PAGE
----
“You’re right on one count. There is wonder in any closed system. Anything sufficiently small but significantly complex will, pardon me, resonate with the right person. From what I can tell, that’s the basis of SEED’s programming, right? The nuances of reality? The tiniest gear within a gear that adds up to this big ball of wax? God didn’t build the world from the bottom up. He did it from the top down, like a true creator. You have to define the continents before the countries, the states before the cities, and so on. What you’ve done goes against the natural order of things. You’ve built a reality not based on reality but on extrapolation, on math. I hate to say it, but on science!”

Is that where I truly went wrong, wondered Silvan. Did that tiny technicality bring me to where I am today?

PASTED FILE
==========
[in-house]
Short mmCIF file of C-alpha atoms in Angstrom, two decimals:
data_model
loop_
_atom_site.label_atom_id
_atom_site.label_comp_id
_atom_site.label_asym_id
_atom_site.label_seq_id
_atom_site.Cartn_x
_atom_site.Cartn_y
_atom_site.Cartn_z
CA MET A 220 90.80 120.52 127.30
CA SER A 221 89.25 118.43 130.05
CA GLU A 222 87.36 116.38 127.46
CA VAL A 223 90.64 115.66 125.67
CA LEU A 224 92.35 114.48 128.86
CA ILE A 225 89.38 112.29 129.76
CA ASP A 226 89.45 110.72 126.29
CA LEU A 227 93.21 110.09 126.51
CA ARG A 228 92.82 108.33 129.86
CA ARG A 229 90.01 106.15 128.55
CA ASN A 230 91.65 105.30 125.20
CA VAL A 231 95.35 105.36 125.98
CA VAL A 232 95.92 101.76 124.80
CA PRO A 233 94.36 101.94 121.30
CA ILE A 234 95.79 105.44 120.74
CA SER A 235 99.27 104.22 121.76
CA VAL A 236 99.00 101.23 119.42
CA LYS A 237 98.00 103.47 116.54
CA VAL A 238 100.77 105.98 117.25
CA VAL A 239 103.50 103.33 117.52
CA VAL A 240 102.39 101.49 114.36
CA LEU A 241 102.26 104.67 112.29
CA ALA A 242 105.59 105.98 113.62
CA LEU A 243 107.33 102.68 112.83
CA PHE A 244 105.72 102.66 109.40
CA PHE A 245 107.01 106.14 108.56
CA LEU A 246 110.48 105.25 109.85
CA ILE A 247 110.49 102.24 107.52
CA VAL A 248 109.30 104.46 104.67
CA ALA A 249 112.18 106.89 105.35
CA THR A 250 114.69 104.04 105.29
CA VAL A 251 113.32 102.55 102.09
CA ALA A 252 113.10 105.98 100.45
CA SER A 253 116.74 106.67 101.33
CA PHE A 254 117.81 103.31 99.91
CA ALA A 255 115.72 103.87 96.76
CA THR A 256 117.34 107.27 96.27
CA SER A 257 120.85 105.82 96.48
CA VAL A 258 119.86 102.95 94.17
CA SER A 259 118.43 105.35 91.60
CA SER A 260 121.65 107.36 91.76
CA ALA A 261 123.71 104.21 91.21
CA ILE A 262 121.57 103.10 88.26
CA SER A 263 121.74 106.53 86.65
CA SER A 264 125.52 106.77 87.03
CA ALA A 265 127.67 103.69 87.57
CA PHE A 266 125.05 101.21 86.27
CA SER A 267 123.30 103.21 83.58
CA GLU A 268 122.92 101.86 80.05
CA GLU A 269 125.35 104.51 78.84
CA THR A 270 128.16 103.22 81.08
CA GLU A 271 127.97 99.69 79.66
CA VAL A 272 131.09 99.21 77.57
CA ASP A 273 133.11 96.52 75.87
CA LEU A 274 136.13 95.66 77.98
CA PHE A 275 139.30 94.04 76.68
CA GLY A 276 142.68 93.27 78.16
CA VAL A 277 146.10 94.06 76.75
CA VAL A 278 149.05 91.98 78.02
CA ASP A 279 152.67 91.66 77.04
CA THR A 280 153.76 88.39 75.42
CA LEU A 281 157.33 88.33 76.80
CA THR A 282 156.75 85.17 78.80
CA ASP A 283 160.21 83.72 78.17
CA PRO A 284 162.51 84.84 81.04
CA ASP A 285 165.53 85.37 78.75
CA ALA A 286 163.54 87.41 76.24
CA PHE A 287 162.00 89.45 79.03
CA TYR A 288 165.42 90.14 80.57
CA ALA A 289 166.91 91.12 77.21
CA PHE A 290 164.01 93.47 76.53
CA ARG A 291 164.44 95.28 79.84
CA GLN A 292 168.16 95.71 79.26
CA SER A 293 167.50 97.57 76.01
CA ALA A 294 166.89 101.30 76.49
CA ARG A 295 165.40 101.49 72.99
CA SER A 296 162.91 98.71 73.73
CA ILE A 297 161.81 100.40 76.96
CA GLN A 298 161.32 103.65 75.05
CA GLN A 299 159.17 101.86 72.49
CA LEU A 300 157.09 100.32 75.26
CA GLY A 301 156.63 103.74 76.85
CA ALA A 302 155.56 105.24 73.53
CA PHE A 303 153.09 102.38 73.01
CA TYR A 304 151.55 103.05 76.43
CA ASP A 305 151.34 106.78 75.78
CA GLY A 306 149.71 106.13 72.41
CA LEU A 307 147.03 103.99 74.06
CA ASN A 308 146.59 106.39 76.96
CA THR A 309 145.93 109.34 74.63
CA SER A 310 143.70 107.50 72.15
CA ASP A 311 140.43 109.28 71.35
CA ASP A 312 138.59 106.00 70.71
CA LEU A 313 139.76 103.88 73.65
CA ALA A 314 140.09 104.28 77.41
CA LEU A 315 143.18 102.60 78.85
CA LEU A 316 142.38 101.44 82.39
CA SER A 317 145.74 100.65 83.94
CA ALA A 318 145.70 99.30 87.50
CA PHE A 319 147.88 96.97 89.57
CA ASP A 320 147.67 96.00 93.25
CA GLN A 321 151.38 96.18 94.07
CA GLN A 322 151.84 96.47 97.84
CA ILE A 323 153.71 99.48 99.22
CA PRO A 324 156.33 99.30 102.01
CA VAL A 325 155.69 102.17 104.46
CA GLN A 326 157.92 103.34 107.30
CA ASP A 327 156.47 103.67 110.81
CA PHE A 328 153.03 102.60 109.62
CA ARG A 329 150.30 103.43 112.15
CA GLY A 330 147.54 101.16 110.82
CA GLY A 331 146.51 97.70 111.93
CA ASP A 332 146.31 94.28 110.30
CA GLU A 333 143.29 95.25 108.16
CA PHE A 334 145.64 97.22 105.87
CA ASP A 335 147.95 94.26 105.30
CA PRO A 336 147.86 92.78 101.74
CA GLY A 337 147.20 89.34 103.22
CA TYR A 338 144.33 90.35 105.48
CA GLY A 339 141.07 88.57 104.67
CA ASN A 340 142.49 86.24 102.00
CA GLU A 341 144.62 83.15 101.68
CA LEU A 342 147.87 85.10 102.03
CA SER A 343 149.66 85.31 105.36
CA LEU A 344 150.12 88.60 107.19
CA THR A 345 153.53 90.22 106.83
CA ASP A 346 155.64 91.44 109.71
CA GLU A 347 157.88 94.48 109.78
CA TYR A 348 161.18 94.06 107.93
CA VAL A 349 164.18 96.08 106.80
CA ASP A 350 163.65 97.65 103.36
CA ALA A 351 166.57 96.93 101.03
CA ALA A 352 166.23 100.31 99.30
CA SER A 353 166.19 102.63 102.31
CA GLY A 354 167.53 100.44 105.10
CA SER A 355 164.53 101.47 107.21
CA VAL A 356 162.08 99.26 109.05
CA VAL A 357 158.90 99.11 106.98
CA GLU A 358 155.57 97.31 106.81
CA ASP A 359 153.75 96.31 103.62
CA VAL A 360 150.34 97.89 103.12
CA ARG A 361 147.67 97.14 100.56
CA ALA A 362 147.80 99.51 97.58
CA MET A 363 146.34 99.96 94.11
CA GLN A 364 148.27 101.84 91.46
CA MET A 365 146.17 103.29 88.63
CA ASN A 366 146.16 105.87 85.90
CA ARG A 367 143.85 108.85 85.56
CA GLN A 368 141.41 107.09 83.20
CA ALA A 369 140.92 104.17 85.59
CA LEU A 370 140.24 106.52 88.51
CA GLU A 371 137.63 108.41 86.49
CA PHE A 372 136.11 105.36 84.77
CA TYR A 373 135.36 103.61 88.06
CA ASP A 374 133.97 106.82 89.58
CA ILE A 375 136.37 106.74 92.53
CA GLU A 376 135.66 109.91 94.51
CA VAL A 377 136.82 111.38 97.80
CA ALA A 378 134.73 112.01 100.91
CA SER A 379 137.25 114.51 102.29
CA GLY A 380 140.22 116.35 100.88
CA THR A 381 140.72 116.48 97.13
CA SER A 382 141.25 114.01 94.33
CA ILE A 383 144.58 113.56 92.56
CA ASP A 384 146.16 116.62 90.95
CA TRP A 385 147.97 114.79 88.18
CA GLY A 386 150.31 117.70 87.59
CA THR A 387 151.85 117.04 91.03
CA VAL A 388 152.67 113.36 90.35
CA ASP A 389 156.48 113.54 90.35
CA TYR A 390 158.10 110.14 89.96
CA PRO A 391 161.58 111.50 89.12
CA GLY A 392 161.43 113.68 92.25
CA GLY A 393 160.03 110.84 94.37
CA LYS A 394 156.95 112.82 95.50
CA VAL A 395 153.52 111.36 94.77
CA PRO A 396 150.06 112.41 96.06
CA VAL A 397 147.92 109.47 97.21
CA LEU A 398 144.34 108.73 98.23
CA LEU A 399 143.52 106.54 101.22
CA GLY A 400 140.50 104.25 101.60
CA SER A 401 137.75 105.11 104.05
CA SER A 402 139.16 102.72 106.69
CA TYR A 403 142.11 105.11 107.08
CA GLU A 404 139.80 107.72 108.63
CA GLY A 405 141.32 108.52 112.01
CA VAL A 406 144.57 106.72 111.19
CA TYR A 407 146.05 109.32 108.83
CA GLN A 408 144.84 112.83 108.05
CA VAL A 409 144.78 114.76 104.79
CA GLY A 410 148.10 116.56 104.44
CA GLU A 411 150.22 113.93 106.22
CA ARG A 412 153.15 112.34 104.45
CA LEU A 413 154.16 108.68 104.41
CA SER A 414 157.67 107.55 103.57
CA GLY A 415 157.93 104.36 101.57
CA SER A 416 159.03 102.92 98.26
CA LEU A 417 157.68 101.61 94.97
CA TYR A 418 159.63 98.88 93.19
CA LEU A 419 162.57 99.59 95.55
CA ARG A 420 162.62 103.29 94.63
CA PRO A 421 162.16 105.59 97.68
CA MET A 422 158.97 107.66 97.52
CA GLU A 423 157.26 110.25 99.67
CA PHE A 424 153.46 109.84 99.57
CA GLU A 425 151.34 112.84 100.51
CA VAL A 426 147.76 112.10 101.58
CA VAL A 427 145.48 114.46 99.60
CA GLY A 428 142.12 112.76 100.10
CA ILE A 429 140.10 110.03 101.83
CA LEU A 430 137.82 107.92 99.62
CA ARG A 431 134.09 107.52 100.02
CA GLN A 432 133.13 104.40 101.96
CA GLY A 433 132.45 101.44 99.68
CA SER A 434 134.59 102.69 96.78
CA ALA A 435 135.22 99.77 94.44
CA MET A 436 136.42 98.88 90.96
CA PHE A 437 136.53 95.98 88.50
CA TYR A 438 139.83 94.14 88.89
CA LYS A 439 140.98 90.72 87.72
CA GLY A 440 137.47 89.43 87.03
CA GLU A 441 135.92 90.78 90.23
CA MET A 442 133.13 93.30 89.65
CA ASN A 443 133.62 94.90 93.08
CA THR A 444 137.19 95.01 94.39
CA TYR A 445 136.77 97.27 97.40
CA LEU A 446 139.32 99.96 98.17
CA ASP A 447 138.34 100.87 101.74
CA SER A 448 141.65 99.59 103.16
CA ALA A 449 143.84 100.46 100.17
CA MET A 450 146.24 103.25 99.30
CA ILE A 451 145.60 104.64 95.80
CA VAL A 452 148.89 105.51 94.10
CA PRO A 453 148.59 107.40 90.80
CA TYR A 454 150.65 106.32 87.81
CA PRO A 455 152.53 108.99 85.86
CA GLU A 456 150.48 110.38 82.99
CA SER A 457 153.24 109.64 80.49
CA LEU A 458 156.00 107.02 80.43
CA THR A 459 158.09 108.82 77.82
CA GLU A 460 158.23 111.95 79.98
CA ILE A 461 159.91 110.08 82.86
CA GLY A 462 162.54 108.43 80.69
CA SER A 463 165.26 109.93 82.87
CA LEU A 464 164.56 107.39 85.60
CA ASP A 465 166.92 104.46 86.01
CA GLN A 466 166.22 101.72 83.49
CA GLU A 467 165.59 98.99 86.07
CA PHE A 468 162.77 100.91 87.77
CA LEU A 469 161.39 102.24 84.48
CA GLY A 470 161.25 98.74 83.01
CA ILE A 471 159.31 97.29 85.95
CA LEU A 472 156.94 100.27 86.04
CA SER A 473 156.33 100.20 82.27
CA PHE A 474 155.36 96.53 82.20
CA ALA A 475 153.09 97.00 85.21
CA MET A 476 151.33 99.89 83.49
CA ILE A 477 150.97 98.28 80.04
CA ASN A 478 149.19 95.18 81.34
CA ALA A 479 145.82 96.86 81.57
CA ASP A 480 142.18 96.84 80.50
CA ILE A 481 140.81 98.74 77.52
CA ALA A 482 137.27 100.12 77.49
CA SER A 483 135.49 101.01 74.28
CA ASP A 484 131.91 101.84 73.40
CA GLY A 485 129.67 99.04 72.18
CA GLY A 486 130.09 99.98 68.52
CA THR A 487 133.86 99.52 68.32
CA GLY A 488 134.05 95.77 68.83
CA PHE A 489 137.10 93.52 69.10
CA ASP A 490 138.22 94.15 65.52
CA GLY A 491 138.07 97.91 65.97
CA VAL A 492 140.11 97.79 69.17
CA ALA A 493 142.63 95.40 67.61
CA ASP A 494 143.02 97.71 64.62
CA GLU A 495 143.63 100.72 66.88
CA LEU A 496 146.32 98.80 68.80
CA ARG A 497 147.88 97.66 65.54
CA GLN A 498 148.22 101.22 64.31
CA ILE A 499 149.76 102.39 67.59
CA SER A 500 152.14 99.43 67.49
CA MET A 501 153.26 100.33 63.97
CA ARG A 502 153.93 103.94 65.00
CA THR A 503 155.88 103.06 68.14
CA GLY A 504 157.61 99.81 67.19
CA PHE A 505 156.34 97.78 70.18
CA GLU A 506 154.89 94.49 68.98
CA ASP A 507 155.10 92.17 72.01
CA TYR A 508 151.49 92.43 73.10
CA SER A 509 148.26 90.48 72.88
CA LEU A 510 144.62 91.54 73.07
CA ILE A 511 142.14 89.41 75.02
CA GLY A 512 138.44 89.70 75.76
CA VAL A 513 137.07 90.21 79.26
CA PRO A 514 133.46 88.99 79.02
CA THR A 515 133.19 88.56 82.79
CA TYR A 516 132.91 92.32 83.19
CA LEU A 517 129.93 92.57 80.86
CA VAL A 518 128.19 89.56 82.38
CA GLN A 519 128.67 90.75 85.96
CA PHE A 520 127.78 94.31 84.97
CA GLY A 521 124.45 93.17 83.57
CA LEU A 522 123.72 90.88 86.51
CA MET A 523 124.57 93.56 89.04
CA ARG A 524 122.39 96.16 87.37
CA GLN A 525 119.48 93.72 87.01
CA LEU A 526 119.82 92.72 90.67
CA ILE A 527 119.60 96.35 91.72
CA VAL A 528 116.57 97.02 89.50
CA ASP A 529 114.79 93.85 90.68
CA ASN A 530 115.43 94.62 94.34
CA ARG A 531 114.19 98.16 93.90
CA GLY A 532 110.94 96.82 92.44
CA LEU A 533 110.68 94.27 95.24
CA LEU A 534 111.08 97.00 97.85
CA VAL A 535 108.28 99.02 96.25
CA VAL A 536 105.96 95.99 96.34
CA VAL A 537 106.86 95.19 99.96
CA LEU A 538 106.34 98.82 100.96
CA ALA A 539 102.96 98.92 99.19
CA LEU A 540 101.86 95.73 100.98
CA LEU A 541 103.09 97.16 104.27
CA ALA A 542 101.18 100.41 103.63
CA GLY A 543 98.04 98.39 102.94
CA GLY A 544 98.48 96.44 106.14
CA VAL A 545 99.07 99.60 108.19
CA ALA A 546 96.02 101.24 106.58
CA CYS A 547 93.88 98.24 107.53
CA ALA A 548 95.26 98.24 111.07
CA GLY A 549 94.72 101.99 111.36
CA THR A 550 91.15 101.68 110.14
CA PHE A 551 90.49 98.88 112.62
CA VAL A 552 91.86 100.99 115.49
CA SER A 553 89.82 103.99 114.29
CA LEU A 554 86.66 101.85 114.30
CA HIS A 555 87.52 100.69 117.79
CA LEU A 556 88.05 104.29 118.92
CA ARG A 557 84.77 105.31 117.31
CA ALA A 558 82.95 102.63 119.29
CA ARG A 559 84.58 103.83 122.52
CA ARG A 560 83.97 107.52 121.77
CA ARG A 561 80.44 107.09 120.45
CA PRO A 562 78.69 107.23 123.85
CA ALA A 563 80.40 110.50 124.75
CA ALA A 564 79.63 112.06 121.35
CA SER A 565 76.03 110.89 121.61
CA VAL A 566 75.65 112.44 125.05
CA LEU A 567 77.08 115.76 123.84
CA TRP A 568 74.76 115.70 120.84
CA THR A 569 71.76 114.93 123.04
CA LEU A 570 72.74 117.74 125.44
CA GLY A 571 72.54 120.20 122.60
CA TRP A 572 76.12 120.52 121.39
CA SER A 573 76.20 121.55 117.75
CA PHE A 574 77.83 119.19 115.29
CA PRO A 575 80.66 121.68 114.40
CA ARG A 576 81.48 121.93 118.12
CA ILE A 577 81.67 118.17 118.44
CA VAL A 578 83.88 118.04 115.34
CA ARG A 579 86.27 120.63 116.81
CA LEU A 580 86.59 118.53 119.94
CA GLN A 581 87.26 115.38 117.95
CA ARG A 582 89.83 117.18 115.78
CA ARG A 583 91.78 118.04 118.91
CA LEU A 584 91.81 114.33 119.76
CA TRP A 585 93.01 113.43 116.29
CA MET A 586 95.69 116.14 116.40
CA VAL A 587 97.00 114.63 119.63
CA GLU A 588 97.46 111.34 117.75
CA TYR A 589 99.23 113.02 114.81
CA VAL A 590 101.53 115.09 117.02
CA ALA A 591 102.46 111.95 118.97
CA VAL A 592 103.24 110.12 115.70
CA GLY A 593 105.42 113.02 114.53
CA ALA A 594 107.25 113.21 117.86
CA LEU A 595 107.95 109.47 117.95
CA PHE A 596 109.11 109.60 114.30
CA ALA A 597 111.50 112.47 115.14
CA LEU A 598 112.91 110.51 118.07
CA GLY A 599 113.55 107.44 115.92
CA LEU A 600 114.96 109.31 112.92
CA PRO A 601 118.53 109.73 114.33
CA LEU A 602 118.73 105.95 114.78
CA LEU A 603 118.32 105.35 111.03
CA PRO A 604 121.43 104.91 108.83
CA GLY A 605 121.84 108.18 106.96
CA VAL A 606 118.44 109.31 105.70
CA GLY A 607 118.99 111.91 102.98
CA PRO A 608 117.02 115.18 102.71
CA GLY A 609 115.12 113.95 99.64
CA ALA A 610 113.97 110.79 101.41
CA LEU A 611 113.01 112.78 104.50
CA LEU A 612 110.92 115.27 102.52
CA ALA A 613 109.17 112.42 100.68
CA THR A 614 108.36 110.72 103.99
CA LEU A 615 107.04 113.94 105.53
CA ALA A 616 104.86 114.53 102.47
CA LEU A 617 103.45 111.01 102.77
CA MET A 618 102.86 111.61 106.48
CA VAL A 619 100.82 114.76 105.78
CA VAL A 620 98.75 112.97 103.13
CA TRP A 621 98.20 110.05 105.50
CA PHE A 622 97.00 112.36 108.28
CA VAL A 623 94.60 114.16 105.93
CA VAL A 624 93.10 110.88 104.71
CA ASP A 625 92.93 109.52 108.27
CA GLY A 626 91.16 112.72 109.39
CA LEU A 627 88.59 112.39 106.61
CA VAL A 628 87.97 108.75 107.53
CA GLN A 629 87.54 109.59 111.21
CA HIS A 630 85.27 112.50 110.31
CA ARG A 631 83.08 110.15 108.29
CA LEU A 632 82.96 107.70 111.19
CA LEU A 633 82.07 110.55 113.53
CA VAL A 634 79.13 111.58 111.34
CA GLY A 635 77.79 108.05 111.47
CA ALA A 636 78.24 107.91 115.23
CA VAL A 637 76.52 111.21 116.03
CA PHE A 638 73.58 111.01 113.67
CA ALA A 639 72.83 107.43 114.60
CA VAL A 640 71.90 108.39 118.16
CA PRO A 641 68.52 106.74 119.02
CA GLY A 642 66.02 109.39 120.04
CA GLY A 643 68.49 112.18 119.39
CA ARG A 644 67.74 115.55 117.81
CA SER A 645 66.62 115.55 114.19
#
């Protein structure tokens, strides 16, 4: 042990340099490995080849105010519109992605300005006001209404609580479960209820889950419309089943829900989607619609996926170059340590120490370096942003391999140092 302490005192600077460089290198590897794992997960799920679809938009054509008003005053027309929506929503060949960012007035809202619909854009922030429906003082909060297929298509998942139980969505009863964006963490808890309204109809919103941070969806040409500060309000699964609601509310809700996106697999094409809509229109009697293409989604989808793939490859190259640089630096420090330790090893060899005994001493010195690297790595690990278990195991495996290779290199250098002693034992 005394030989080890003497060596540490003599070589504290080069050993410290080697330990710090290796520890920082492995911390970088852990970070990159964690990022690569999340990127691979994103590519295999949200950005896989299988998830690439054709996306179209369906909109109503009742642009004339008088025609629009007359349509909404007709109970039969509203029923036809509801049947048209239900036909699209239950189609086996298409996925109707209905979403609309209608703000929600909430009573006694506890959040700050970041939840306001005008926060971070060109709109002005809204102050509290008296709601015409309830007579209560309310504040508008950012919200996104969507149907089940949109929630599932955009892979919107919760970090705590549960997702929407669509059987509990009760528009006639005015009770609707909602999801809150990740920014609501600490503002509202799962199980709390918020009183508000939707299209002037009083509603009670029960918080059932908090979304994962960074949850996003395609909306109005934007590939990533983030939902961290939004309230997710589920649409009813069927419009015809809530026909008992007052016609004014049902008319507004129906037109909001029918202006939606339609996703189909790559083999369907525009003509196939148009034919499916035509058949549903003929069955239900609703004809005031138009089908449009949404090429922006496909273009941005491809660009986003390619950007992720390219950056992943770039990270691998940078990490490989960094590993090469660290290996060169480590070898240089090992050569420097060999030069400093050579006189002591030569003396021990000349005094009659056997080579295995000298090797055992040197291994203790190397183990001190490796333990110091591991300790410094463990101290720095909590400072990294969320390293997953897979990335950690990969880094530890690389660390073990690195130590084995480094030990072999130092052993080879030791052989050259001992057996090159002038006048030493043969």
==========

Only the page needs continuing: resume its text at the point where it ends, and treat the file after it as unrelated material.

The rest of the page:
Silvan rose from his chair and staggered at the sudden loss of blood from his head. When the feeling faded, he became aware of a pounding in his ears and turned to locate the sound before realizing it was his own heartbeat. The drugs were moving quickly through his system. It wouldn’t be long before it started to shut down. It, like the SEED world he had created, just needed a little encouragement in one direction.

Someone had to knock down that first domino.

“And there’s the rub, so to speak. In the beginning, God placed his finger on the absence of creation and made reality. You placed your finger on SEED and SEED made a reality. Now I ask you, were you aiming to be a God?”

Silvan shook his head as if molested by a small insect at his ear and wandered towards the window. The lights from the tower were shining dimly, obscured by the large trees that swayed in front of them. Be the storm, he said to himself. Be the storm that I need you to be, if only for a few minutes. A little gust of wind isn’t going to change anything in the long run, but it will get me where I need to go.